June 4, 2015
I have not spoken much of the NBA Playoffs this spring. My reasoning is that the early round matchups were not all that intriguing and did not provide much excitement.
That could all change in the Finals as the NBA gets a chance to salvage its 2014-15 campaign with an eye-catching matchup featuring the Golden State Warriors and the Cleveland Cavaliers.
The showdown features LeBron James, a four-time MVP and the league’s most dominant player, and Stephen Curry, the reigning MVP and the league’s most exciting player.
Joining the two most popular players in basketball are a host of other talented players. Along with James, Cleveland has all star Kyrie Irving and former sixth man of the year winner, J.R. Smith. Joining Curry for Golden State is all-star Klay Thompson, and 2015 All-Defensive honorees Draymond Green and Andrew Bogut.
Another storyline is the lack of history both teams have playing basketball in June. Golden State is seeking its first title since 1975 and its second title since relocating to California in 1962. The 67-win Warriors are also pursuing a spot next to the greatest teams in league history.
Cleveland, meanwhile, is seeking the first title of its 45-year franchise history, as James looks to complete the circle by bringing a championship trophy to his home state of Ohio after claiming two in Miami. While James has officially matched Michael Jordan’s six career Finals appearance, and surpassed Jordan, Larry Bird, Magic Johnson, Shaquille O’Neal, Kobe Bryant and Tim Duncan by making five straight, he needs a victory to avoid a 2-4 career mark.
There were not any upsets in the early rounds and we are clearly left with the best two teams. Since Jan. 23, the date that the Cavaliers fully formed with their current roster, Golden State had the league’s best record (33-9), with Cleveland a close second (30-9).
After that date, the Cavaliers closed the season with the league’s most efficient offense (109.6), with Golden State a close second (109.1). In the playoffs, Cleveland (12-2 in the East) and Golden State (12-3) both breezed through their conference brackets, while ranking No. 1 and 2, respectively, in offensive rating.
I see this series giving us great and fun-to-watch basketball, with plenty of strategy. Both teams are guided by MVP-quality players that have enjoyed big late-game performances in this playoffs. Both also have complementary stars and well-fitting role players.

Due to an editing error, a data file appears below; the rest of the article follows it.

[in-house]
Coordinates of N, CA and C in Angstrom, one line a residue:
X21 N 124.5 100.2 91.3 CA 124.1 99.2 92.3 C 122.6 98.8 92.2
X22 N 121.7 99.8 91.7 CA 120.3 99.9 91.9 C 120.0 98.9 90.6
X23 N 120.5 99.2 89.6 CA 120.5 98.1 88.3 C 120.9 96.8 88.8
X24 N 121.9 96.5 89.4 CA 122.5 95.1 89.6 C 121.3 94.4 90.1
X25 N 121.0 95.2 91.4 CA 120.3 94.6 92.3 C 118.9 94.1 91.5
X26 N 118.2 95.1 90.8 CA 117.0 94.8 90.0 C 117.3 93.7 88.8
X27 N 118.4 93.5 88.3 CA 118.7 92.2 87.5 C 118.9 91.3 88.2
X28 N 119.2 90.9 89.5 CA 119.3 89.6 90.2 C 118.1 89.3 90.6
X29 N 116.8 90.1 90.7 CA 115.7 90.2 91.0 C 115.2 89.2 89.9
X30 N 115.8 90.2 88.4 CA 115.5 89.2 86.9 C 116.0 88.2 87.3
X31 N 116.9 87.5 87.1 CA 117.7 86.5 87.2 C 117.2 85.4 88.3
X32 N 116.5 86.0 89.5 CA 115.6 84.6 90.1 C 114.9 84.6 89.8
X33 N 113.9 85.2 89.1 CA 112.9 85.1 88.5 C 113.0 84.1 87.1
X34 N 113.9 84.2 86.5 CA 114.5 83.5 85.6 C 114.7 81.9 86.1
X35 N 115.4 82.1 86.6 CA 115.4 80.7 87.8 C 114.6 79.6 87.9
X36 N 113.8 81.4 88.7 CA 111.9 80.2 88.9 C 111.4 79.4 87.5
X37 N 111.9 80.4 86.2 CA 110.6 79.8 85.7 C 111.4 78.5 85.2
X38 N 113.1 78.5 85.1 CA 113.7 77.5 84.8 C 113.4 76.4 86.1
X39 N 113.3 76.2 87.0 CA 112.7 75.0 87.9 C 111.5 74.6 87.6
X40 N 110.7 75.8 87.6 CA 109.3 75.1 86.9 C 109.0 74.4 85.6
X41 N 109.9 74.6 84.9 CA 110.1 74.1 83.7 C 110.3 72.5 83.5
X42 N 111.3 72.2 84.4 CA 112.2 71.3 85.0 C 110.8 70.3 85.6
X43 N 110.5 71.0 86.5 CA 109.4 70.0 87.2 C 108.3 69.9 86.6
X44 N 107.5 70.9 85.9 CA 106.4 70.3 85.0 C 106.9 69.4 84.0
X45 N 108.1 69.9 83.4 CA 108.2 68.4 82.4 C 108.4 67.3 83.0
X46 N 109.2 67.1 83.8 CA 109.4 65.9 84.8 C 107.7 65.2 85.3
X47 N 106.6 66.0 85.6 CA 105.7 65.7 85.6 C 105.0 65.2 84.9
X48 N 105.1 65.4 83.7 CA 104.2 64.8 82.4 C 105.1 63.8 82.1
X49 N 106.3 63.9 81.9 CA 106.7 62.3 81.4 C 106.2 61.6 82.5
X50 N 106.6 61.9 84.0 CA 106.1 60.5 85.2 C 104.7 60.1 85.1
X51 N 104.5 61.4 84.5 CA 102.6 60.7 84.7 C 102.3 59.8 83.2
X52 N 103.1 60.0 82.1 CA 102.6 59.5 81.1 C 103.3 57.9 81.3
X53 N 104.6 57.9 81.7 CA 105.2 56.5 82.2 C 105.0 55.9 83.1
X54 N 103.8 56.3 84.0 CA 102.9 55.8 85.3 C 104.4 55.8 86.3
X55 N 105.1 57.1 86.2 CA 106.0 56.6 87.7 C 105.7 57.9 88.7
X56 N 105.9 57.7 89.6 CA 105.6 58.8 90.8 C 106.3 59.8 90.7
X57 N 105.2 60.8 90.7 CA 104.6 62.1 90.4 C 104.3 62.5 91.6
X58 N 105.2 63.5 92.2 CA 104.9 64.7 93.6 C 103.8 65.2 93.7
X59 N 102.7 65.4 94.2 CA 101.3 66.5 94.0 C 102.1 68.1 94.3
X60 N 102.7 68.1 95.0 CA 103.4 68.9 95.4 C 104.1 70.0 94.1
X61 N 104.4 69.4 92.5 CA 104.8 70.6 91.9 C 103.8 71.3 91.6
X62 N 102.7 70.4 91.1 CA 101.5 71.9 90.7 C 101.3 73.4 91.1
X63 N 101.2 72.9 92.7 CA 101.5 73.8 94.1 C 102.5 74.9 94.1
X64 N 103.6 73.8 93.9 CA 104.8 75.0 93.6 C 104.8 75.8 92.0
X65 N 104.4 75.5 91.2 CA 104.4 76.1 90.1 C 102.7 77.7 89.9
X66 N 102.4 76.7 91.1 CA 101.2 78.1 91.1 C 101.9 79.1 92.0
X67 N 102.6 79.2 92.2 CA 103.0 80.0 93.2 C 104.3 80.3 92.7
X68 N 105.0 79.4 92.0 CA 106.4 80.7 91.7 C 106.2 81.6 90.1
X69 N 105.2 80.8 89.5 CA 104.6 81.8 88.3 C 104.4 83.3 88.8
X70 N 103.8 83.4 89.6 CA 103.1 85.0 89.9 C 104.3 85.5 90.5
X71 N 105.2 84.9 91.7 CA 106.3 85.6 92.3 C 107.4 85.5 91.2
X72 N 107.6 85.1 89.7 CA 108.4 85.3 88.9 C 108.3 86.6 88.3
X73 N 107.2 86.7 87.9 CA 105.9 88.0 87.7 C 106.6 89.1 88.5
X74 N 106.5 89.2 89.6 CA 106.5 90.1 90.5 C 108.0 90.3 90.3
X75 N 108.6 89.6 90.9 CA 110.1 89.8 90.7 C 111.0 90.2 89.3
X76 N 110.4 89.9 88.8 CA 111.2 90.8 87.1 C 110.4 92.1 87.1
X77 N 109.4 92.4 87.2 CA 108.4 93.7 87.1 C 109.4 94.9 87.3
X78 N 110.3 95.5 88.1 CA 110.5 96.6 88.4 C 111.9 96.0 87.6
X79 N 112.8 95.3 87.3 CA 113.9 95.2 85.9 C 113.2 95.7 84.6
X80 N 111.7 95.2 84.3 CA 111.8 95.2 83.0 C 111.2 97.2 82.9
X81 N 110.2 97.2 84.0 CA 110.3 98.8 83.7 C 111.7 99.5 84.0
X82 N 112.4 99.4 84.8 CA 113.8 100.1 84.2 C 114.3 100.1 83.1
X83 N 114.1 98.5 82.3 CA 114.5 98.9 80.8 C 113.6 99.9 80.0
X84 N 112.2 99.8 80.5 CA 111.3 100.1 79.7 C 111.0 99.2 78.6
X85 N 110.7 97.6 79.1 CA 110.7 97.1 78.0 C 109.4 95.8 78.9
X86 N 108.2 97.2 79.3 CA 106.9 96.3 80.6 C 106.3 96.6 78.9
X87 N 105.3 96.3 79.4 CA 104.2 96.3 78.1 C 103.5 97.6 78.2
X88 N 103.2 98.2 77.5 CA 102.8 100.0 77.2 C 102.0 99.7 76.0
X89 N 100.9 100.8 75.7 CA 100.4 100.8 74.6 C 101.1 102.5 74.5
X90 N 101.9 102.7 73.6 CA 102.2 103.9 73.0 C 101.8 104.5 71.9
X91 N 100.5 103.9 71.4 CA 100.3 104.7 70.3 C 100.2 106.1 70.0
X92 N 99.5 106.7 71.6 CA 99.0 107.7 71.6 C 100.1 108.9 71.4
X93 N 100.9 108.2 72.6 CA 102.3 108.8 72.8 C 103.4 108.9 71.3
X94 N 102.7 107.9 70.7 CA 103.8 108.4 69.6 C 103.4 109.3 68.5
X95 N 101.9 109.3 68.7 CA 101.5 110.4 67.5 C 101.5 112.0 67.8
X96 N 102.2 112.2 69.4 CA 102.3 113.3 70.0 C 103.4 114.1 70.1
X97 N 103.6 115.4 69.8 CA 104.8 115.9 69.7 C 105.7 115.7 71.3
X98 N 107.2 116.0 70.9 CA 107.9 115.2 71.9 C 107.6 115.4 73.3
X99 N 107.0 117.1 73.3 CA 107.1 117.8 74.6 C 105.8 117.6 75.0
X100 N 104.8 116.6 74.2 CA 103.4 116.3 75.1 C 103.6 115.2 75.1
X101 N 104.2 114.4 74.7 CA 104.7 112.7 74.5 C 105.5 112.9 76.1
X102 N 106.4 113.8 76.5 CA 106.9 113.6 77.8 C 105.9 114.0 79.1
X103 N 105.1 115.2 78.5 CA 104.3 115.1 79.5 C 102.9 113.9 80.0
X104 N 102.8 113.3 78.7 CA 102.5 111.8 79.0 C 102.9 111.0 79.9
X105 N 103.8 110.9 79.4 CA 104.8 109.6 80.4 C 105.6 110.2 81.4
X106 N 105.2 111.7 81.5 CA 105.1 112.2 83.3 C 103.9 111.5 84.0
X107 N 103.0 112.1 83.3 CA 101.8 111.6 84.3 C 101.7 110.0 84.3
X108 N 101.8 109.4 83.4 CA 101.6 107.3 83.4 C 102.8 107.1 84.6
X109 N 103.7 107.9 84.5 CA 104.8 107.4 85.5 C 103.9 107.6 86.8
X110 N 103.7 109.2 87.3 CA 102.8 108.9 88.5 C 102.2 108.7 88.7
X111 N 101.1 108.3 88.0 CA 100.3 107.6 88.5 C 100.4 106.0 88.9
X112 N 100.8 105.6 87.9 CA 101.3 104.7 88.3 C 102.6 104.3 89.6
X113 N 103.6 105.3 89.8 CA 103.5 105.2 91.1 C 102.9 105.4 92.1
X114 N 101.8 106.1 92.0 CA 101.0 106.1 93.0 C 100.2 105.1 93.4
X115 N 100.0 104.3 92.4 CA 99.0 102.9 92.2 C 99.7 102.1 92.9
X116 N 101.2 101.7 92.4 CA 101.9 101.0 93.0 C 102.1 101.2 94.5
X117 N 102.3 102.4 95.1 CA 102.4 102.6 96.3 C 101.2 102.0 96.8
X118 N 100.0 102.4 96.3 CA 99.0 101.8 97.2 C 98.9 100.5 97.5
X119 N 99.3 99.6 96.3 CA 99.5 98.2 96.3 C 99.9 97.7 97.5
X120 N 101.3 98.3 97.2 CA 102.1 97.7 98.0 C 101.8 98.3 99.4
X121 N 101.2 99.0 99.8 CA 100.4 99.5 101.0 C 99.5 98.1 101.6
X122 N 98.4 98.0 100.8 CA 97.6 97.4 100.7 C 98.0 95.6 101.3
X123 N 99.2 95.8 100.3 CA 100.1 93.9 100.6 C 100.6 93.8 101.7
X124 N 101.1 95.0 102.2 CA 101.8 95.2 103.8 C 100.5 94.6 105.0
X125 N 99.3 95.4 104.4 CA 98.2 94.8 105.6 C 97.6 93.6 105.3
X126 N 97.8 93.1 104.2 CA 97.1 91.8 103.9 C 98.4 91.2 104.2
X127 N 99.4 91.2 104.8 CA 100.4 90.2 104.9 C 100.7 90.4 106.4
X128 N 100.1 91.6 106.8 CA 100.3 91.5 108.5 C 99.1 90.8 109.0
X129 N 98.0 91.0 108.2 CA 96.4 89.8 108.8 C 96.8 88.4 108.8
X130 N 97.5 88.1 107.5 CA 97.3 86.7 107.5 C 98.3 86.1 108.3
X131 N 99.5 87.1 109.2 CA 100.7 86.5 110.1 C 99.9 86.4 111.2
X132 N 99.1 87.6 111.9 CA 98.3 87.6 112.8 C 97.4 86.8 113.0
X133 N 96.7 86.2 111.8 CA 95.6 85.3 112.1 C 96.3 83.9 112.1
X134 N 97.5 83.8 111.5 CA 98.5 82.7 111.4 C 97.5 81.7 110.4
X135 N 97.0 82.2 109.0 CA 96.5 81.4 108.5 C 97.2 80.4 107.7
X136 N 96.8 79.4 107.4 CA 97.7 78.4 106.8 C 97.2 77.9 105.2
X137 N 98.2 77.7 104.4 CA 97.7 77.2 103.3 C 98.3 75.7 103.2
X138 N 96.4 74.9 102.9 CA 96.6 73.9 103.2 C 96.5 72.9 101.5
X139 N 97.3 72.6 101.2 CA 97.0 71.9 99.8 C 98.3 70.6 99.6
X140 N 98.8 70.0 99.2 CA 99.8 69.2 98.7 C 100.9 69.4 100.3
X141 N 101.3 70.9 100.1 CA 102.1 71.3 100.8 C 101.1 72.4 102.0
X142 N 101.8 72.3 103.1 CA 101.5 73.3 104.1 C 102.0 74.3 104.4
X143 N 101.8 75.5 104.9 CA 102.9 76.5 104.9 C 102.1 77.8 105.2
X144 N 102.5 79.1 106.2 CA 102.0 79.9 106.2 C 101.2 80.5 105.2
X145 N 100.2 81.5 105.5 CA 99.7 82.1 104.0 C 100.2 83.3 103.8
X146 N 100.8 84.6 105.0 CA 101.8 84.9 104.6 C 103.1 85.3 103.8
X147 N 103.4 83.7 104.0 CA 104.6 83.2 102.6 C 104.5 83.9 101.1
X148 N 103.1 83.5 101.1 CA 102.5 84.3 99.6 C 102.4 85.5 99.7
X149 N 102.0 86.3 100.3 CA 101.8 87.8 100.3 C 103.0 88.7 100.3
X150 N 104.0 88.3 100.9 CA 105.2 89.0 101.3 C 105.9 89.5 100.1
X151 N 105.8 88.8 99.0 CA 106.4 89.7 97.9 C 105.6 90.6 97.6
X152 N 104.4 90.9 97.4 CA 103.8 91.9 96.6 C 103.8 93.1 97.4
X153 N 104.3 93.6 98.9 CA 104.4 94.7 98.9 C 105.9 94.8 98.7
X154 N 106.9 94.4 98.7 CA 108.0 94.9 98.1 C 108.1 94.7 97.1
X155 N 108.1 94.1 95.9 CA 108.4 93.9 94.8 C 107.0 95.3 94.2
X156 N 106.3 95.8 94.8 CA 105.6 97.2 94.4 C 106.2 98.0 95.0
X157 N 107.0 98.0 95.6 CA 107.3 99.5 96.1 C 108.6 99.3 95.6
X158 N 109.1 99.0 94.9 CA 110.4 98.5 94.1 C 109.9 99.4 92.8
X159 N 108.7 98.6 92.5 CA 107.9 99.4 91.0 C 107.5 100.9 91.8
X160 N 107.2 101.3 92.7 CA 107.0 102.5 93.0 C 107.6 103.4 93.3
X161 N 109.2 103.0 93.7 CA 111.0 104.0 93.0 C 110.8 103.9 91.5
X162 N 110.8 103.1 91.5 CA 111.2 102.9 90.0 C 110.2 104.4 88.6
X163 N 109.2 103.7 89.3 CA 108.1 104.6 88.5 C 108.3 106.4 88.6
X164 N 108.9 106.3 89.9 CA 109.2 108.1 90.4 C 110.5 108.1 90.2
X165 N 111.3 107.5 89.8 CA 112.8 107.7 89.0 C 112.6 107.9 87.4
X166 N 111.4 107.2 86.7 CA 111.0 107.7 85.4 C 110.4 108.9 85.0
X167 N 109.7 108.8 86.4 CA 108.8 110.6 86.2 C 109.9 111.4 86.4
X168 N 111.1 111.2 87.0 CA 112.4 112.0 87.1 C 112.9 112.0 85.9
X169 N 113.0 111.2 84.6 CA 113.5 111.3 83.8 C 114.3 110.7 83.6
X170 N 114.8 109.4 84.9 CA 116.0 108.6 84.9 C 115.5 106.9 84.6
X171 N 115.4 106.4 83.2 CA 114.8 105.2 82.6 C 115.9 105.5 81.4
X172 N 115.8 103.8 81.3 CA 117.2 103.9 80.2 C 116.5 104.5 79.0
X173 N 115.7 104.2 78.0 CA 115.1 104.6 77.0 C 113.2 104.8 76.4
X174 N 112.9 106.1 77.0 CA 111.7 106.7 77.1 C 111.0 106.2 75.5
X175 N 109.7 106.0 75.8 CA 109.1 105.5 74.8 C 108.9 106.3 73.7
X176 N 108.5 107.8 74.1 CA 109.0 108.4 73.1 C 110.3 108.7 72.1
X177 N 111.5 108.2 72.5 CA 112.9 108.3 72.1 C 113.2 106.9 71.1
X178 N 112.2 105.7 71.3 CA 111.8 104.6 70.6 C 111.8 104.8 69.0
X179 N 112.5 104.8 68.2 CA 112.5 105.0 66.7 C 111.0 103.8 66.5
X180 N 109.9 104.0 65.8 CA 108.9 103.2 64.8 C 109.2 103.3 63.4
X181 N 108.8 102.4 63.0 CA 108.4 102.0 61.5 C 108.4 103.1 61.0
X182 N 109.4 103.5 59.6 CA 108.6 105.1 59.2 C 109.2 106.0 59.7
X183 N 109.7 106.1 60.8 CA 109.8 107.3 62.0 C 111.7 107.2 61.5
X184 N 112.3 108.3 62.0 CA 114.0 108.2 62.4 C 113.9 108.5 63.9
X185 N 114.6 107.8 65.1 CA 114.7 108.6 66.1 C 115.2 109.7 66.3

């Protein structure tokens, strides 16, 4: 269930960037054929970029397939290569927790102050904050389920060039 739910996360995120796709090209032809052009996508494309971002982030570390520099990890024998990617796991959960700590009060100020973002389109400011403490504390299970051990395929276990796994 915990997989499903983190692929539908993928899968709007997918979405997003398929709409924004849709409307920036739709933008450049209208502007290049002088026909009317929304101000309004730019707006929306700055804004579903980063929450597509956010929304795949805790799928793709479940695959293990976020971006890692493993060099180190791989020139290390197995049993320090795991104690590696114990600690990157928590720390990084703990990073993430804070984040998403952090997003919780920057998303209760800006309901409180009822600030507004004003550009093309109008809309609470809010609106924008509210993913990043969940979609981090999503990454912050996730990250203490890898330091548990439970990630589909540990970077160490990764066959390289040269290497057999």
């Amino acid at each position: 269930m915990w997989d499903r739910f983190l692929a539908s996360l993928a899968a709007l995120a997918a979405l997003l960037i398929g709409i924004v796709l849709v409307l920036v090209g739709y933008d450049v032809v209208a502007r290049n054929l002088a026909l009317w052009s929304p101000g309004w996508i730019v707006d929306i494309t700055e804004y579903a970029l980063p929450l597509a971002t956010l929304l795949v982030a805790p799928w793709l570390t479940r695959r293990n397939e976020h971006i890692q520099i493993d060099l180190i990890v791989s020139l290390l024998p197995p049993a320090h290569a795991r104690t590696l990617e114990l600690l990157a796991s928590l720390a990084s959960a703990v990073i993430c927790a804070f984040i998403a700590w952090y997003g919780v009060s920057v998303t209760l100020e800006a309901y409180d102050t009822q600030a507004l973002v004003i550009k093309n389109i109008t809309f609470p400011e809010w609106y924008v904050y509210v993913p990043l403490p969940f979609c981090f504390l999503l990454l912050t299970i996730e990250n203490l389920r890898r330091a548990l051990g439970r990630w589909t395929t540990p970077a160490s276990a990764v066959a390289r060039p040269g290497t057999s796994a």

Golden State enters as heavy favorites. To reach the Finals, the Warriors shot through the stronger Western Conference in the regular season and continued their excellence by beating New Orleans, Memphis, and Houston. Although the Warriors’ key players are lacking in Finals experience, they are as prepared as any team can be for James and the Cavaliers. By comparison, Cleveland advanced through a below-.500 Celtics team, a Bulls team that faced injury issues and off-court issues, and a Hawks team that was depleted and playing well below the standard expected of a 60-win team.
Golden State will have plenty of offense. They always do. What will make the difference is that the Warriors now also have an elite defense is capable of providing a much stiffer test to the Cavaliers than the Celtics, Bulls or Hawks.
I looked at the likely matchups. They all seem to break in the Warriors favor. Much like the Western Conference finals, where Curry went nuts and a platoon approach succeeded in limiting James Harden’s effectiveness, Golden State has more capable players to throw at James than the Cavaliers have to use on Curry (who is averaging 29.2 points, 6.4 assists, 4.9 rebounds while shooting 43.7% on threes during the postseason).
The Warriors can try Green, Harrison Barnes, Andre Iguodala and Thompson on James at various times, and they can trust Bogut to protect the rim.
I can easily see Cleveland pulling off a surprise. Why you ask? Because of LeBron. James combines elite scoring, brilliant playmaking, positional versatility, steady leadership and years of experience. That combination of skills has enabled James to average 27.6 points, 10.4 rebounds and 8.3 assists per game. Anytime you have the best player on the floor, you can win. And James is the best player on the planet.
It’s worth nothing that James was lights out against the Warriors when he scored 42 points in the regular season, shooting 15-25 overall, 7-for-15 outside the paint and 4-for-9 from deep. The Cavaliers will absolutely need those type of numbers from James along with picking up their defensive intensity.
I am going to take Golden State in five games. James and the Cavs will put up a valiant effort in the early games before wearing down.
The NHL Finals are also here. Tampa Bay will take on the Chicago Blackhawks.
Both teams big time talent. In Steven Stamkos, the Lightning possess an elite gamebreaker whose 43 regular season goals were second only to Alex Ovechkin’s 53. And Chicago still has Jonathan Toews and Patrick Cane.
I have to go with Chicago here. They are going for their third Stanley Cup in six years while Tampa Bay makes a run like this about once every 10 years.
The Blackhawks are deeper with four productive lines compared to just two effective lines for Tampa Bay. One amazing stat is that the first two lines of Tampa Bay has tallied 20 of the team’s last 21 goals.
I will be rooting for Tampa Bay because they are fun to watch. But I would have to take Chicago in six games if I was a betting man.